The Marietta Times, April 26
Ohio Senate President Larry Obhof, R-Medina, is excited about the record number of new businesses being established in the Buckeye State — more than 13,700 new filings in March alone. That is part of a long trend of increases in new business filings, for which Obhof hopes to give credit to tax cuts he says “benefited small businesses and really provided tax fairness to people who are sole proprietors.”
By “small businesses,” Obhof means employers of perhaps 10 to 20 people, and the reality is that a significant percentage of those new filings are one-person operations. The announcement about all those new filings did not include data on how long each of those businesses is able to stay open.
Nor does it analyze how many of those new entrepreneurs are taking a risk after having lost a job at one of the larger employers that has had to reduce staff or shut down altogether.
Ohio’s unemployment rate is still considerably higher than the national average (4.4 percent in March, compared with 3.8 percent for the country as a whole).
Lawmakers are correct to celebrate victories such as the hope in the economy displayed by 13,700 new filers who decided to give it a go last month. But in addition to those targeted tax cuts aimed at helping small businesses get established, there should also be an effort to make Ohio enticing enough to the larger employers that they, too, regain a foothold in the Buckeye State.
The Canton Repository, April 24
Pause for a moment to give thanks no one was killed; no one was injured seriously.
Now take another few moments to consider the dangers of America’s hottest outdoor design feature: the backyard fire pit.
Early Tuesday, a family sleeping in its North Canton home escaped harm when neighbors alerted them to fire on their property — a blaze caused when an unattended fire in the homeowners’ pit had reignited and quickly engulfed a shed and detached garage nearby.
According to the North Canton Fire Department, the fire then reached the back wall of the house and continued spreading.
Damage was estimated at about $150,000, with the house declared a total loss.
One firefighter sustained minor injuries but did not need medical attention, the department said.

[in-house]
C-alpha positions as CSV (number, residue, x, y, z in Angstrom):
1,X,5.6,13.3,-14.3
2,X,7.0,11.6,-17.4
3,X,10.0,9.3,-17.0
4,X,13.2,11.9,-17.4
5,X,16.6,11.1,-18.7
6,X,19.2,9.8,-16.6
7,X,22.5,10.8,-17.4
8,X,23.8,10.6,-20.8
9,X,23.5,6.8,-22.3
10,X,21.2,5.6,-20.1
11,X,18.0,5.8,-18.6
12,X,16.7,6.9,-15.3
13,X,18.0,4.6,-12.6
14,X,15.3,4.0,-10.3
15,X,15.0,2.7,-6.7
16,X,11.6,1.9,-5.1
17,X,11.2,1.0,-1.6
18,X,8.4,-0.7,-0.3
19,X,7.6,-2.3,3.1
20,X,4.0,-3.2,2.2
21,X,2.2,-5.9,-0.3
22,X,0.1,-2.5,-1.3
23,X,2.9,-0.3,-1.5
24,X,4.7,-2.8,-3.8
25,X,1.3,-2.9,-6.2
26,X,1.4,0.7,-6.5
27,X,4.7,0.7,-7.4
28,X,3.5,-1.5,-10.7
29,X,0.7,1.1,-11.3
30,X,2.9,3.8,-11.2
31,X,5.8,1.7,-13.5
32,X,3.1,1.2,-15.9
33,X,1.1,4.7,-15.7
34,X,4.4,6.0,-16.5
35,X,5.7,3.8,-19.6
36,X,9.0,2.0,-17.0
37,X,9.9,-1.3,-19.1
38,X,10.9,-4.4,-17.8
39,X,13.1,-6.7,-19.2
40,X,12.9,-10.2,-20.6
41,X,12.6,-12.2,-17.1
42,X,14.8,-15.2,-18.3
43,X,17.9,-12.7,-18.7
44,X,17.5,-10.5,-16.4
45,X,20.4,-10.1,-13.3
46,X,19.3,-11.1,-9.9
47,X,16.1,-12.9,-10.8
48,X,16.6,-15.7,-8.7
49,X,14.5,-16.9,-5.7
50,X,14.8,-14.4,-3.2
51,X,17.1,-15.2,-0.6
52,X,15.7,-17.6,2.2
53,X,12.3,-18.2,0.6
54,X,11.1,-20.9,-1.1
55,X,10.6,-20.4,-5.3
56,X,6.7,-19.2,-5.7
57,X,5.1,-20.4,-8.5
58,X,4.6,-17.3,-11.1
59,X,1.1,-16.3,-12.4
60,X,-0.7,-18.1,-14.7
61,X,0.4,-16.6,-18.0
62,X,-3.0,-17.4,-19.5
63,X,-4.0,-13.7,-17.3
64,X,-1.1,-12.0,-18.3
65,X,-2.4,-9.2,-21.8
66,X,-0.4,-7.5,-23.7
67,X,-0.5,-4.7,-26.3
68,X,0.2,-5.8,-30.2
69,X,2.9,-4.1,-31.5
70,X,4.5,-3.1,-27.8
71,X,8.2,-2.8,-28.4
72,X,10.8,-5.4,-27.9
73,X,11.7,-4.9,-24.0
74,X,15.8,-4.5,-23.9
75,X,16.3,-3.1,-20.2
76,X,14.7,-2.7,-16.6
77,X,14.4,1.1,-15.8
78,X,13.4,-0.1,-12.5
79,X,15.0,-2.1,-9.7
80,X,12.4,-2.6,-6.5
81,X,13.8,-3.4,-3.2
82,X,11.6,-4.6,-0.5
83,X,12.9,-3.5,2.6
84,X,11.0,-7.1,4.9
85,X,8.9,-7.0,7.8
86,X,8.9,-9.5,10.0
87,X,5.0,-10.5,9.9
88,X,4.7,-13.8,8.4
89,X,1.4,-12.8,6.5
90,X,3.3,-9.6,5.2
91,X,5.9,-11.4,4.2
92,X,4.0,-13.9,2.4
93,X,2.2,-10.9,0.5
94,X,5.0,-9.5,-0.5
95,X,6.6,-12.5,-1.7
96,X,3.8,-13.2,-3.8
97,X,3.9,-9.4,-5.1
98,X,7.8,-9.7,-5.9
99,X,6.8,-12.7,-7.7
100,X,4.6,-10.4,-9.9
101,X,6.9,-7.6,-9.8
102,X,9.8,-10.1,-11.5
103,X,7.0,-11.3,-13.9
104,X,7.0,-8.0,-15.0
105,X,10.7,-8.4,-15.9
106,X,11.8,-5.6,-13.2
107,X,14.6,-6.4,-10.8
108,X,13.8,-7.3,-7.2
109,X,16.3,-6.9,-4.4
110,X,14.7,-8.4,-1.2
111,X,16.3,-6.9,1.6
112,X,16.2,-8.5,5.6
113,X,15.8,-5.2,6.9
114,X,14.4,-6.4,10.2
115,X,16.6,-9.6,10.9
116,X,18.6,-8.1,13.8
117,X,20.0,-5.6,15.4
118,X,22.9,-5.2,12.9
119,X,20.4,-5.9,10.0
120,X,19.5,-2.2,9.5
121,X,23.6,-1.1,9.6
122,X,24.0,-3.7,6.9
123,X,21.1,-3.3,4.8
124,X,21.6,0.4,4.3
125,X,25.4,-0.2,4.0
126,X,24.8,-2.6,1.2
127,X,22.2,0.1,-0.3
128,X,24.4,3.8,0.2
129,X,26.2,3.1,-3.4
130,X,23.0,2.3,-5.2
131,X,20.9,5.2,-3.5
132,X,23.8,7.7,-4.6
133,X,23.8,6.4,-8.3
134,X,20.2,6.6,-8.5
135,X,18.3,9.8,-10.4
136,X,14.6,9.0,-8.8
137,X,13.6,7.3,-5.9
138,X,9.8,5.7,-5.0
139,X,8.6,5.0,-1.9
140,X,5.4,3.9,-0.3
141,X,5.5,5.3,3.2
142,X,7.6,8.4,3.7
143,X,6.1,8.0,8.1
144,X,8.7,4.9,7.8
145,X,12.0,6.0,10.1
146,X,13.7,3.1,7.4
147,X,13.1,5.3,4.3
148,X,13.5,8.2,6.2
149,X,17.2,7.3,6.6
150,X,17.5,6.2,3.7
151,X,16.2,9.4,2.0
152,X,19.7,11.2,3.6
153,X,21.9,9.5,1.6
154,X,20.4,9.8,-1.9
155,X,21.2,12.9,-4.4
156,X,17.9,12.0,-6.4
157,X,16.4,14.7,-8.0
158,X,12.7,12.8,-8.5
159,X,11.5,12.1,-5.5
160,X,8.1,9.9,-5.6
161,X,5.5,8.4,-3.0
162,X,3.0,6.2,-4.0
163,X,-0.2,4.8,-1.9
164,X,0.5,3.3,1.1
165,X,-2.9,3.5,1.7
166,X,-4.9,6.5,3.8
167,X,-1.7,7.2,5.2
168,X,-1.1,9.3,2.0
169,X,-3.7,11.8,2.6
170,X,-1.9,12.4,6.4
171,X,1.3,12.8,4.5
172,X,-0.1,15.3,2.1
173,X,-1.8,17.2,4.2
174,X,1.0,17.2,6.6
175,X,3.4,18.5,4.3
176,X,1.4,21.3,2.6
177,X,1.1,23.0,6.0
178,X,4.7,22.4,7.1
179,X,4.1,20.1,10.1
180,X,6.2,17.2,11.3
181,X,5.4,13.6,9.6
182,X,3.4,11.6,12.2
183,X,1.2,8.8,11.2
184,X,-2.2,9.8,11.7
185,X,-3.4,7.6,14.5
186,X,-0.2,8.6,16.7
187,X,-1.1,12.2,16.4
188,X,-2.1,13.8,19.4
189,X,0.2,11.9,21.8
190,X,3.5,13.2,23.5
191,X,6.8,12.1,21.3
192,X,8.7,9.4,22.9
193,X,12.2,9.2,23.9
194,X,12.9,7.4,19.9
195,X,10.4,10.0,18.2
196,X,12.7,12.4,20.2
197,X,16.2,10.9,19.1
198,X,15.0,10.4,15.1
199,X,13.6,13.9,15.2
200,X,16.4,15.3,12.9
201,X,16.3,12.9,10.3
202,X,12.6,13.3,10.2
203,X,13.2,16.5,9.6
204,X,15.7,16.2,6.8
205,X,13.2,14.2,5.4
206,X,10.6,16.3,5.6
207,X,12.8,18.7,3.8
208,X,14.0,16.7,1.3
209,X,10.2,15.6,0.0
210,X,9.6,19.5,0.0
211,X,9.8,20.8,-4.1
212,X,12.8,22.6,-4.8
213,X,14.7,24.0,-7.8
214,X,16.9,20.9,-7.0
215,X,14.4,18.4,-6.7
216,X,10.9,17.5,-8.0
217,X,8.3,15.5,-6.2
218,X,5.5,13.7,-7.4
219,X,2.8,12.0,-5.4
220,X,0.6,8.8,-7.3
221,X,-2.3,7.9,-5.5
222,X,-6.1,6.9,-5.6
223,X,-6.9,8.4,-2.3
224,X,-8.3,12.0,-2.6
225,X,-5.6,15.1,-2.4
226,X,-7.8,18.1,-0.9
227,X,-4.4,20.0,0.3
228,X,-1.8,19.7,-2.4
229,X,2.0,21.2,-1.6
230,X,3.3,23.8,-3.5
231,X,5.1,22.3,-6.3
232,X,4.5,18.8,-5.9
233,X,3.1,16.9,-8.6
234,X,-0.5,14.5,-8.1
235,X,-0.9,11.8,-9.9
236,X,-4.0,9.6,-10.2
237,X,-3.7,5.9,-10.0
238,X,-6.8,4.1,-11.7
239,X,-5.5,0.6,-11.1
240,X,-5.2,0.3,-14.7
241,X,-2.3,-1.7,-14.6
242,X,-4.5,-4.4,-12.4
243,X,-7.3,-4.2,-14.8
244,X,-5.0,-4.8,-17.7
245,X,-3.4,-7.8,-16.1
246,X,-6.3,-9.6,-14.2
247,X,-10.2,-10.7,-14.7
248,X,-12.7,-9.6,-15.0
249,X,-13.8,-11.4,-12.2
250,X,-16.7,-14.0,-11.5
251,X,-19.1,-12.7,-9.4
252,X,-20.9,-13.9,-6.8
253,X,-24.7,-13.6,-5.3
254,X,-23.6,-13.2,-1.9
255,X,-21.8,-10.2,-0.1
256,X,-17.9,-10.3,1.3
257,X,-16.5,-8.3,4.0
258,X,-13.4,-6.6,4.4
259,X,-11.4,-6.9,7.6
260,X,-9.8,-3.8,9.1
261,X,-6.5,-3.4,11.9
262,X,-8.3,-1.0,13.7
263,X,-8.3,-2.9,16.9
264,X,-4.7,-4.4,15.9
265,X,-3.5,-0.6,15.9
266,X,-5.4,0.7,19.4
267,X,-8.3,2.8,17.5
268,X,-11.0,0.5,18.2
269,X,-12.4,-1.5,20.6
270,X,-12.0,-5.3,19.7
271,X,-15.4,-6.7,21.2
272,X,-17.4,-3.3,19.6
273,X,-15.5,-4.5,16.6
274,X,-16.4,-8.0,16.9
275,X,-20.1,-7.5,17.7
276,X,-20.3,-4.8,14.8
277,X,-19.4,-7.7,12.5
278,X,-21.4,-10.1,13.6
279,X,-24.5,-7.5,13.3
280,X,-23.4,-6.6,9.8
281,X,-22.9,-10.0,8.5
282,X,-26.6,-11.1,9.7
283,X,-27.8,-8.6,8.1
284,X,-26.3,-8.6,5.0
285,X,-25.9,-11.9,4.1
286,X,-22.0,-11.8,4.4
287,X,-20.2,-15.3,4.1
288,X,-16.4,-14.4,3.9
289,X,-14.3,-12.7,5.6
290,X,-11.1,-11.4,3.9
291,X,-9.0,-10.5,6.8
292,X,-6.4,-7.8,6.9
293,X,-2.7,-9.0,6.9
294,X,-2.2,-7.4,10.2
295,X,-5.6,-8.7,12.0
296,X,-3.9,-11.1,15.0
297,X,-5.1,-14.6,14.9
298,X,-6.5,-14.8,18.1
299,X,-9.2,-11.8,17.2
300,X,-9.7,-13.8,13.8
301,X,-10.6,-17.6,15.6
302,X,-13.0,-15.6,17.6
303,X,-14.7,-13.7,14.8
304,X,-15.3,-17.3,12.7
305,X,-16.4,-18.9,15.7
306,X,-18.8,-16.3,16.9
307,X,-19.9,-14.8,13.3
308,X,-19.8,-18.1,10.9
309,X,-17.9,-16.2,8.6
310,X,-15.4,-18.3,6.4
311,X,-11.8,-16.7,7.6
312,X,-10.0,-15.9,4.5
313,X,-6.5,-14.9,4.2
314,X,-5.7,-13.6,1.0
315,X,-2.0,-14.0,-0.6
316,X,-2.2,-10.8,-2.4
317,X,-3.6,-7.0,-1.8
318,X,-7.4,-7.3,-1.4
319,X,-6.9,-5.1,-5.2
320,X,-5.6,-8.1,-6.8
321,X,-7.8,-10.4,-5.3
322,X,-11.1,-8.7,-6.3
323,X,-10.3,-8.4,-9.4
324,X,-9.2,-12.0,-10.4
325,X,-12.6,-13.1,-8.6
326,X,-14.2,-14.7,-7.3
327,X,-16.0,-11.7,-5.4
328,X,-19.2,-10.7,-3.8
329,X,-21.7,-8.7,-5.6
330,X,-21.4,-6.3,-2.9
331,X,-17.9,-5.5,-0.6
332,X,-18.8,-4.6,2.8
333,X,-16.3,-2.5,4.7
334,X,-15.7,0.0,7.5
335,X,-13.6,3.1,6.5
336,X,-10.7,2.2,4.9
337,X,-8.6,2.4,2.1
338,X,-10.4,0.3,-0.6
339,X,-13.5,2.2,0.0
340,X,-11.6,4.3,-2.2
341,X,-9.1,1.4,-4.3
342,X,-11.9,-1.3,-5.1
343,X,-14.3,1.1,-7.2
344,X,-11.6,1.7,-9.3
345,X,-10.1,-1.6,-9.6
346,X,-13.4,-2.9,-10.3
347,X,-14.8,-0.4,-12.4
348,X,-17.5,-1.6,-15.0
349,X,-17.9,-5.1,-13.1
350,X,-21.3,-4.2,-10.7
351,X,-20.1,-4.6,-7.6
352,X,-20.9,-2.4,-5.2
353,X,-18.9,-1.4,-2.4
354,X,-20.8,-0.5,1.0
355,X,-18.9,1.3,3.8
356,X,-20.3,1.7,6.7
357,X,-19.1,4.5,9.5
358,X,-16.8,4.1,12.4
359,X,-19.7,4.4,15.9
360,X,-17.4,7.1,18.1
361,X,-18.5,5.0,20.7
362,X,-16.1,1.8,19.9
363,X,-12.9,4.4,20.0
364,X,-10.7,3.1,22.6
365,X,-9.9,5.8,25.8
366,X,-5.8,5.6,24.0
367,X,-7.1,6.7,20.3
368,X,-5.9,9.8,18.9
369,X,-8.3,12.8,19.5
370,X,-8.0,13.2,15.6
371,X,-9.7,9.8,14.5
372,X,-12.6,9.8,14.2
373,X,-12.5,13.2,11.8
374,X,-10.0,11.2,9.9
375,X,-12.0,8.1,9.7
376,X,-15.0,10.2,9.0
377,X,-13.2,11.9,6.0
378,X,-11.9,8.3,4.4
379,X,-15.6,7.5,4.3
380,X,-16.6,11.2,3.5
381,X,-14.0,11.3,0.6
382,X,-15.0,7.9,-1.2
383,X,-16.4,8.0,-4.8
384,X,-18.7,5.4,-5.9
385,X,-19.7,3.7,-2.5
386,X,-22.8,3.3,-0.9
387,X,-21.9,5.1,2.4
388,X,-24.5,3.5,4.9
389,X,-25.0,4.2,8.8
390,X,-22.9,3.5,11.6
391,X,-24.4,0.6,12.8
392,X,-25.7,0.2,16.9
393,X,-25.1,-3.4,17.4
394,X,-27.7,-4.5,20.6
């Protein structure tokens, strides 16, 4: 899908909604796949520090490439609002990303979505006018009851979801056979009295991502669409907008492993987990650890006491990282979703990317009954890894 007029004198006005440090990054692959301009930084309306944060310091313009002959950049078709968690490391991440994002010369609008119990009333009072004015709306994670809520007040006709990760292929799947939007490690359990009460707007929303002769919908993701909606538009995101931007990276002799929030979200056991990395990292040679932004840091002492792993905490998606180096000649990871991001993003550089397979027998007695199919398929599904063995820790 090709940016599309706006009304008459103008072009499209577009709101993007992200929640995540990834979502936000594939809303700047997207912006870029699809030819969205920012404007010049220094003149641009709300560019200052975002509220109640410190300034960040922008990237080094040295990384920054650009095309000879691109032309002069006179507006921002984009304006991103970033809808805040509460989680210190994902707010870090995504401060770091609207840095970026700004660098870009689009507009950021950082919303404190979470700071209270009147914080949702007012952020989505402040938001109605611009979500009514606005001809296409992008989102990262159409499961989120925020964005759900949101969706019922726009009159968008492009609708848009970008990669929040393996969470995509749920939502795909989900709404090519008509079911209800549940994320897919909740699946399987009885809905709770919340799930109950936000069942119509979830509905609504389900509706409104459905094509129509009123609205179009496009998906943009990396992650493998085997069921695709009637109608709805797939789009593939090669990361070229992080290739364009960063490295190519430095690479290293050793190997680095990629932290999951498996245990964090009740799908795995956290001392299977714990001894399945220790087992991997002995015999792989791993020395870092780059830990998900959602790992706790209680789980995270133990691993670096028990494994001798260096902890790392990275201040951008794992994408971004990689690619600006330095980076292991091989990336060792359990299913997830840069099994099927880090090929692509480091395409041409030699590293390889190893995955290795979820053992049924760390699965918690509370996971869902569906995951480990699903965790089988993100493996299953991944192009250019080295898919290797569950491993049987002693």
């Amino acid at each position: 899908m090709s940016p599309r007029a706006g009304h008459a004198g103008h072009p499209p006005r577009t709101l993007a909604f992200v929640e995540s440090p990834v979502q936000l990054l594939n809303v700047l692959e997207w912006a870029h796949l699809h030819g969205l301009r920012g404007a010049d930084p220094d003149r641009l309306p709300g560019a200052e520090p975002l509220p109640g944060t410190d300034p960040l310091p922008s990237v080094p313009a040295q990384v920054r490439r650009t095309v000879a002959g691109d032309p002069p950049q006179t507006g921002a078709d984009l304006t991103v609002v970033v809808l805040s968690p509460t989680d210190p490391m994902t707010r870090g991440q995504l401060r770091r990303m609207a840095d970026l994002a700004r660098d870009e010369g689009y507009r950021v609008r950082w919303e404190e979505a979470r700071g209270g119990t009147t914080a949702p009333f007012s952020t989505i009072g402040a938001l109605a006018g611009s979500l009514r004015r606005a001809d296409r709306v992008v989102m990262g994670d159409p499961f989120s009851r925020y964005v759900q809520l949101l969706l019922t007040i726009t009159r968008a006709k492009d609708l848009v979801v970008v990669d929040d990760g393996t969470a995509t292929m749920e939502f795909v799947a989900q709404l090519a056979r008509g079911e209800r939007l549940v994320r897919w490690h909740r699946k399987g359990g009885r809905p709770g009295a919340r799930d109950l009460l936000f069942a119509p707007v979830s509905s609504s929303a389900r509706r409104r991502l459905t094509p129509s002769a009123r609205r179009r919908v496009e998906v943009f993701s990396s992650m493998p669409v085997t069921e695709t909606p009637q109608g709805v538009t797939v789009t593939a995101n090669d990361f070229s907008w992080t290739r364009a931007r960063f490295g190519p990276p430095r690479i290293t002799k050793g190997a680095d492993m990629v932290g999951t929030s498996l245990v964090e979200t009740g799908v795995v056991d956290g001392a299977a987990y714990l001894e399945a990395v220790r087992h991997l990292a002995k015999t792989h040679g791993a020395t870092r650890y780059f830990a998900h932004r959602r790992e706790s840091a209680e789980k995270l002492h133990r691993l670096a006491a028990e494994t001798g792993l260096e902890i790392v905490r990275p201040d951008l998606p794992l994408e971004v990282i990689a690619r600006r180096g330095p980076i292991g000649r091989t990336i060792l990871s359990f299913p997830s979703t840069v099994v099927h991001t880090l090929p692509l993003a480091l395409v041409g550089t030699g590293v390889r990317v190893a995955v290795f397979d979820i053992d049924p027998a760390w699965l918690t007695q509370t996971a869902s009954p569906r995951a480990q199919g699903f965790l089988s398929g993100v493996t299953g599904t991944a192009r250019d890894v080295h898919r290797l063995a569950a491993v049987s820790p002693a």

Fire pits are becoming nearly ubiquitous in backyards across our area and the country. Various media have cited an American Society of Landscape Architects ranking of outdoor design elements as listing fire features as today’s most popular, trending ahead of outdoor lighting and wireless connectivity.
With that popularity, however, comes an increase in accidents and injuries — mainly burns from direct contact with pits, but also from secondary fires caused by placing the pits too close to other structures or leaving embers unattended.
Injuries from outdoor fires have increased about three-fold in the past decade, according to the Consumer Products Safety Commission. About one-fourth of the burn victims are under the age of 5, according to published reports, and many are burned the next day, when abandoned coals can remain hot.
Several safety agencies and insurance carriers offer tips for fire pit safety. Most are simple common sense.
Here are a few to keep in mind:
. Build your fire pit on a level surface, placing raised pits on brick, tile or concrete blocks, not directly on the grass.
. Keep fire at a safe distance — at least 10 feet — from homes, fences, tree branches and other potential sources of flammable material. The more clearance, the better.
. Don’t build a fire pit with river stones. The moisture in such stones can heat rapidly, exploding the rock. Use dry, rough stones instead.
. Avoid using pits during windy conditions that can allow embers to spread.
. Put your fire out safely with water, then gently stir and spread the ashes. Leave the area only when the ash is cool to the touch.
. Keep buckets or water (or sand) or a garden hose at the ready for an emergency.
More and more people are deciding fire pits add beauty to their landscaping and enhance their time outdoors. Beware, though, the inherent dangers. Don’t play with fire.